The Lieutenant-Governors’ Offices across the country are afforded varied financial resources. For example, in 1998 British Columbia budgeted $1,344,948 for the Lieutenant-Governor’s establishment. Prince Edward Island budgeted for $355,000. The temptation is to rationalize the difference as reflecting nothing more than these two provinces’ differing territory and population. However, this would be inaccurate. While those factors certainly do affect the funding required by a Lieutenant Governor, they are not the sole reasons for discrepancy. Across the country ten different Lieutenant Governors are granted widely-differing range of facilities to aid them in their duties. Eight provinces offer an official residence, for example. However even this seemingly cut and dried statistic must be interpreted carefully. Each province has built residences or office suites to differing specifications. Three provinces have a residence and a separate office while the others have one or the other. Other com plicating factors include the uses the residences are put to. For example, in British Columbia, Government House is not for the exclusive use of His Honour, but is made available for functions hosted by the Premier and Cabinet.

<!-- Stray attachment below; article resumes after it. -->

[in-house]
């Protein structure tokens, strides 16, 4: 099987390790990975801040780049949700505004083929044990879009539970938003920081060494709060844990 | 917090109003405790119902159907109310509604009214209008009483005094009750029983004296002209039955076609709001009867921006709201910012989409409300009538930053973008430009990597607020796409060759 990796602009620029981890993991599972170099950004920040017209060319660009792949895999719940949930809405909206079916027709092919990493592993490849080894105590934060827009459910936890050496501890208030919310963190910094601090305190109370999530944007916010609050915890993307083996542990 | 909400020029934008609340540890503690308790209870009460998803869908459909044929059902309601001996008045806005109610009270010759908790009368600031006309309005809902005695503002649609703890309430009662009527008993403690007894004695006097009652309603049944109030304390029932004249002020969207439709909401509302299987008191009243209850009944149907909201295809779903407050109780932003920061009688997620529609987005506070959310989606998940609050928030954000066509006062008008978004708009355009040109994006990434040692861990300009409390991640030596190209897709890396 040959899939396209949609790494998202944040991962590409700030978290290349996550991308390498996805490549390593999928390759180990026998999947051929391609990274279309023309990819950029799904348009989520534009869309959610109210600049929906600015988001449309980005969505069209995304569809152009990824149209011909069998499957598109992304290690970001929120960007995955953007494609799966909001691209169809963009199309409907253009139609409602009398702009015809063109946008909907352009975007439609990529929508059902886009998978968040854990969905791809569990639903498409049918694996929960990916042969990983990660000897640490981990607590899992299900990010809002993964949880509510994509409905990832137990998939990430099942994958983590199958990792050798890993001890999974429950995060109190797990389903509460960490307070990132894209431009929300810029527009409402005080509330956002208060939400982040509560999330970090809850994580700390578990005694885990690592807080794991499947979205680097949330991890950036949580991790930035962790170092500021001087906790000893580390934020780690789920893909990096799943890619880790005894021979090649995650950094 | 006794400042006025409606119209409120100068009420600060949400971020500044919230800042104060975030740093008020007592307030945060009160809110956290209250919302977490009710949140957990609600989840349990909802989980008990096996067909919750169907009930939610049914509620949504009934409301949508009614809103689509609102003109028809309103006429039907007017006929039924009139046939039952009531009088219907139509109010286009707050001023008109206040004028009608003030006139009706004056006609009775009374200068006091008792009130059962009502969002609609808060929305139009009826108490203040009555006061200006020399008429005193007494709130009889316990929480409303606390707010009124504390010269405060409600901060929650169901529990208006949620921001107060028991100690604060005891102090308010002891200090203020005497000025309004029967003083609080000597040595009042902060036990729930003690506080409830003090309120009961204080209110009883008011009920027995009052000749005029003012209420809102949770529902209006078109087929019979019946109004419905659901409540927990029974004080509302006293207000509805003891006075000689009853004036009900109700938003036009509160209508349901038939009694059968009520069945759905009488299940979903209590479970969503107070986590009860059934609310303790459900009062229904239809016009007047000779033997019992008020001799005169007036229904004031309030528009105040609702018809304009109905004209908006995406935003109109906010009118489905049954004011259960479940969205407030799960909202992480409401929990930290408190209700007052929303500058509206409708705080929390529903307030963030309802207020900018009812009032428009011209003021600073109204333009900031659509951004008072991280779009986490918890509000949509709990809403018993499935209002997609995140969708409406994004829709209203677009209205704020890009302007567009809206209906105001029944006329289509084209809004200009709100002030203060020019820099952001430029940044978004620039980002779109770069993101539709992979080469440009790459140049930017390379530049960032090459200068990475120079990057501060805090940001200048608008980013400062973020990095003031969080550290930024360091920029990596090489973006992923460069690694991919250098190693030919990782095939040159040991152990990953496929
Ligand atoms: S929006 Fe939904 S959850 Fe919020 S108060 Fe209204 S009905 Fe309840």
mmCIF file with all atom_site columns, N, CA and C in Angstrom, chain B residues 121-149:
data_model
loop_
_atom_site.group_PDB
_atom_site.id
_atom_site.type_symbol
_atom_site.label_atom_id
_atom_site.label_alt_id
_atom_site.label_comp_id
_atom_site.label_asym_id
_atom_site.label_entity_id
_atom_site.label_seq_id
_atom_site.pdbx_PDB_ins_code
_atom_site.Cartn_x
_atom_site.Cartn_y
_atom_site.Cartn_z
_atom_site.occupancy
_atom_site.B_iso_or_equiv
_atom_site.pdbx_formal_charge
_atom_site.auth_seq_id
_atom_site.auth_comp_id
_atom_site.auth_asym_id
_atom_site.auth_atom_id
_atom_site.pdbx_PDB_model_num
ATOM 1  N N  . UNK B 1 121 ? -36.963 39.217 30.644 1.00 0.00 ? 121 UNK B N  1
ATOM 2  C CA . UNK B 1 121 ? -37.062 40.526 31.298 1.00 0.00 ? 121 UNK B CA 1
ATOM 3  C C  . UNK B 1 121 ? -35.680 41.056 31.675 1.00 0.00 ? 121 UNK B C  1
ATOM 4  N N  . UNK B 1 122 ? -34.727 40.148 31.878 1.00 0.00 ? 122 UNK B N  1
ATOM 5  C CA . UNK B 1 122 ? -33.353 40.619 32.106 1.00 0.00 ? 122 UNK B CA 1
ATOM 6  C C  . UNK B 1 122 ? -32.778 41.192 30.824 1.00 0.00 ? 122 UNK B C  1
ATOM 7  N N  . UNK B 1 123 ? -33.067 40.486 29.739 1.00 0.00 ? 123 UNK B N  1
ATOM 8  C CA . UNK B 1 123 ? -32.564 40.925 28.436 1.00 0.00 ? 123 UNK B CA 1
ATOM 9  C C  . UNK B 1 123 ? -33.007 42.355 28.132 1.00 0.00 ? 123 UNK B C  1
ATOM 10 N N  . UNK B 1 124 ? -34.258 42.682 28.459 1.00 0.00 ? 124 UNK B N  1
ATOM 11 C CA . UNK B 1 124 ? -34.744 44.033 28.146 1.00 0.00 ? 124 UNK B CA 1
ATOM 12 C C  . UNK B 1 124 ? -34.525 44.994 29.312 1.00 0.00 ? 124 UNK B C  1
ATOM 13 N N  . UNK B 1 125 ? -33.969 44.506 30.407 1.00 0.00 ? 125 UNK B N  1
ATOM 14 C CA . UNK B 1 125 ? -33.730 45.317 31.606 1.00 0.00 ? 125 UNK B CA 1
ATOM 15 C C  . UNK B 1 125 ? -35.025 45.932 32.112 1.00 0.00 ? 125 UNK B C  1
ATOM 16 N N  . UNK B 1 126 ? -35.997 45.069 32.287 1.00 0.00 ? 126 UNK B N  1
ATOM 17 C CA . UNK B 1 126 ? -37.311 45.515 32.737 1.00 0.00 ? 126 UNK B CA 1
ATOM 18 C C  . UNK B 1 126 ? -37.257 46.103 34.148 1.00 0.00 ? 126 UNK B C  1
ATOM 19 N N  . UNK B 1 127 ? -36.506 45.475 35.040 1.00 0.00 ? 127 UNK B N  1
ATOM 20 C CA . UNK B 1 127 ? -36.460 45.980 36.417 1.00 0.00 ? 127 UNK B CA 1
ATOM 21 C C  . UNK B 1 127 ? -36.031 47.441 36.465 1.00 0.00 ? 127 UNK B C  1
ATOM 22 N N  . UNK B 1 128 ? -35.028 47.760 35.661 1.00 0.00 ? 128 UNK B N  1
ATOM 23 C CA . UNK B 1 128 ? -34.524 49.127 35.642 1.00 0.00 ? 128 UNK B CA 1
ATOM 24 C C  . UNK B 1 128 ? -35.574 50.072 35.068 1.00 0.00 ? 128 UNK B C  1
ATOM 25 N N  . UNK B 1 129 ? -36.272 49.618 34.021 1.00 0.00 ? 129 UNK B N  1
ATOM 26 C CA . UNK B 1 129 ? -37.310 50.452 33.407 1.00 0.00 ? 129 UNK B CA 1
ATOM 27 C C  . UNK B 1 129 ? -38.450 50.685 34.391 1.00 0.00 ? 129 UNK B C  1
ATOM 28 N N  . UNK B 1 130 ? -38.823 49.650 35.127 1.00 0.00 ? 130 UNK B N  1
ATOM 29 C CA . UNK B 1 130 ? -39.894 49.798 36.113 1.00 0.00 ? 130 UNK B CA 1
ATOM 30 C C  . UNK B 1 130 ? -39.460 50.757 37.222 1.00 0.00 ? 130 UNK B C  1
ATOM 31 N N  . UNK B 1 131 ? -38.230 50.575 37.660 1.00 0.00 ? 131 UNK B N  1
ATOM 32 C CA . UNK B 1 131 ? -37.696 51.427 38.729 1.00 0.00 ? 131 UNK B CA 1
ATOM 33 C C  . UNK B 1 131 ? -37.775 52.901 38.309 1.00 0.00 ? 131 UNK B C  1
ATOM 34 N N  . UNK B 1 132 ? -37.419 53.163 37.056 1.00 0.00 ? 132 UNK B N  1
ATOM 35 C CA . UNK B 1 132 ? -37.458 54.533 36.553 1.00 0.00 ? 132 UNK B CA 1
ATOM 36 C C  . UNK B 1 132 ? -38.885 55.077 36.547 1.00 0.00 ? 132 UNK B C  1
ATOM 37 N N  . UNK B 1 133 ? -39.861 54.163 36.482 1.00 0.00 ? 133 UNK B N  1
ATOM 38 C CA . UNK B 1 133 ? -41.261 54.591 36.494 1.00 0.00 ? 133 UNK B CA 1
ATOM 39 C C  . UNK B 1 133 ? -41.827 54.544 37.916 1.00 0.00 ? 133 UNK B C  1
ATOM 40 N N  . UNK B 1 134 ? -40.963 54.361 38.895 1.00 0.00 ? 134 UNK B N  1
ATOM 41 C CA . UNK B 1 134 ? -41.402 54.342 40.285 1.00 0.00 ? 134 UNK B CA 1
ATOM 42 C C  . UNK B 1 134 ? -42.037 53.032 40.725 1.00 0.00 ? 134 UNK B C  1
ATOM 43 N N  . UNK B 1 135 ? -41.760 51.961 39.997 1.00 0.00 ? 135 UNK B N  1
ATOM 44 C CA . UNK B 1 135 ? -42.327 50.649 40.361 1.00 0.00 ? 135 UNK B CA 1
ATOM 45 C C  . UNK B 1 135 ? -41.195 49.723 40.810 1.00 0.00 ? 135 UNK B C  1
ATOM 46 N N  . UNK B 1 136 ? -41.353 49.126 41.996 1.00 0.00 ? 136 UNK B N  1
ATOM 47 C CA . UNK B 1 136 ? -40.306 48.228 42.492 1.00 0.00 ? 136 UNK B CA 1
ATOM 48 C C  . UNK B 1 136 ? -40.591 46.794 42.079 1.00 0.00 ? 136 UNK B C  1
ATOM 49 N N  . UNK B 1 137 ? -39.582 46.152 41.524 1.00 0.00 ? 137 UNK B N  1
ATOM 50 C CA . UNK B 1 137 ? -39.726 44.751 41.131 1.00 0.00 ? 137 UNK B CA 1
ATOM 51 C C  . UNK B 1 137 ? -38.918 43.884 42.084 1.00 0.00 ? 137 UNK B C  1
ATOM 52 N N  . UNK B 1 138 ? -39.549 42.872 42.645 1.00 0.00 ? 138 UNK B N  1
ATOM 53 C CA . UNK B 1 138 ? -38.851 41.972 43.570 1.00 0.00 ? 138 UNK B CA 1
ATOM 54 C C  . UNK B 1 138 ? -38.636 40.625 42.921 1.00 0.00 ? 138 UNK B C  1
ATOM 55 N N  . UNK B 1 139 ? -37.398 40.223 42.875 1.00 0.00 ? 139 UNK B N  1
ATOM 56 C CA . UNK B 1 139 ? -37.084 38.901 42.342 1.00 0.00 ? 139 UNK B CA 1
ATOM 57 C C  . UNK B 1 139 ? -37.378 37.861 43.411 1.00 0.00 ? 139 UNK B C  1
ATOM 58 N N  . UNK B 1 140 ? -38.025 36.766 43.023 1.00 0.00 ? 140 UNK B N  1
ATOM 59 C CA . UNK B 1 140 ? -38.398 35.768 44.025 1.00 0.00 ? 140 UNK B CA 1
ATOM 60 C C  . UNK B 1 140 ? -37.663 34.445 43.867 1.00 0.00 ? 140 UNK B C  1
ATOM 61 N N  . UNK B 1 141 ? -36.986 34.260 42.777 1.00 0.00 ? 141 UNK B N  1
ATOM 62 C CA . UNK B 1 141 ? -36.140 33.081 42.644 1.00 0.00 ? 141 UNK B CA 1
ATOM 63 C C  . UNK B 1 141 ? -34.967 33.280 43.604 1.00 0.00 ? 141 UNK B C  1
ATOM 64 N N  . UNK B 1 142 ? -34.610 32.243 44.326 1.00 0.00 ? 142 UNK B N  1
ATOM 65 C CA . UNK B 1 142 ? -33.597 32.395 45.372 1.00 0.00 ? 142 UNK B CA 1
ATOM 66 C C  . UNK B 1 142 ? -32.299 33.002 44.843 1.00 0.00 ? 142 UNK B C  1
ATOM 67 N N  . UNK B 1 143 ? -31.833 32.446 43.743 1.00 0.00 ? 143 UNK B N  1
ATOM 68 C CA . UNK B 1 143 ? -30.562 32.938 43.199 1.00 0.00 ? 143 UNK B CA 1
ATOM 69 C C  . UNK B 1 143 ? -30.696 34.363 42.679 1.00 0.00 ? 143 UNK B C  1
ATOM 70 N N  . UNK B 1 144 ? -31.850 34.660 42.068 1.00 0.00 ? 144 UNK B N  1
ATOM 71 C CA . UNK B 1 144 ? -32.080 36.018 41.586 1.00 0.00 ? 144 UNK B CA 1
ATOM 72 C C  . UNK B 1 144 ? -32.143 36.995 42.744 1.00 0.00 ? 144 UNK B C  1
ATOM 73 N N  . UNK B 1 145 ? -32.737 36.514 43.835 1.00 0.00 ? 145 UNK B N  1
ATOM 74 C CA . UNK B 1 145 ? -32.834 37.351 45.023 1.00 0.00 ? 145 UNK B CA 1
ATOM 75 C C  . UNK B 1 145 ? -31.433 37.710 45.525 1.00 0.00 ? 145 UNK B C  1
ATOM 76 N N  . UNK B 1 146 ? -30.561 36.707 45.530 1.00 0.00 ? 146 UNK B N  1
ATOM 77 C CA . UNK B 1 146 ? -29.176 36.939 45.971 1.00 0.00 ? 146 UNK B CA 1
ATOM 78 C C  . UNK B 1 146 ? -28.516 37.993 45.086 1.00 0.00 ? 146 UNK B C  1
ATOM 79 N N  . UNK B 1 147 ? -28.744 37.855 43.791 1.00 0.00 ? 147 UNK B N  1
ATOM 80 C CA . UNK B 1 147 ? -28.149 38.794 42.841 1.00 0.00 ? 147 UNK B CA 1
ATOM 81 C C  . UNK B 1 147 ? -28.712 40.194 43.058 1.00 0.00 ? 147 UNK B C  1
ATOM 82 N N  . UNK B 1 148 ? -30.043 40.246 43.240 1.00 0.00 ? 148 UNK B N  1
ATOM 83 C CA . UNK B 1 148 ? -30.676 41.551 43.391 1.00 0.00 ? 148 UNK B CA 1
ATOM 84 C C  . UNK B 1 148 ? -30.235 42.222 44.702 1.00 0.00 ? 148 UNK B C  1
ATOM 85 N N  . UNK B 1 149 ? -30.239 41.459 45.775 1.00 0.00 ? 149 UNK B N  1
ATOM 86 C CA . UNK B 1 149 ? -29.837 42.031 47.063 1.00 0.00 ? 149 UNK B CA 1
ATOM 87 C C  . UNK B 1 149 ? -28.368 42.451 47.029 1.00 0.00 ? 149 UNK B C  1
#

Provincial Expenditures on Lieutenant Governors 1997-1998

The most recent Public Accounts which are readily accessible across the country are for the 1997-1998 fiscal year. From those accounts the following expenditures and their breakdowns can be drawn.

Manitoba

Salaries and Employee Benefits..........................................................................92,000

Other Expenditures............................................................................................62,500

Total............................................................................................................$ 154,500

New Brunswick

Salaries............................................................................................................185,500

Other Services...................................................................................................39,400

Materials & Supplies............................................................................................5,400

Property and Equipment.......................................................................................5,600

Grants................................................................................................................52,600

Total............................................................................................................$ 288,500

Newfoundland

Salaries............................................................................................................374,734

Transportation and Communication.....................................................................17,549

Supplies.............................................................................................................30,085

Purchased Services.............................................................................................26,336

Properties and Equipment.....................................................................................7,017

Total............................................................................................................$ 455,721

Nova Scotia

97-98

Salaries............................................................................................................280,563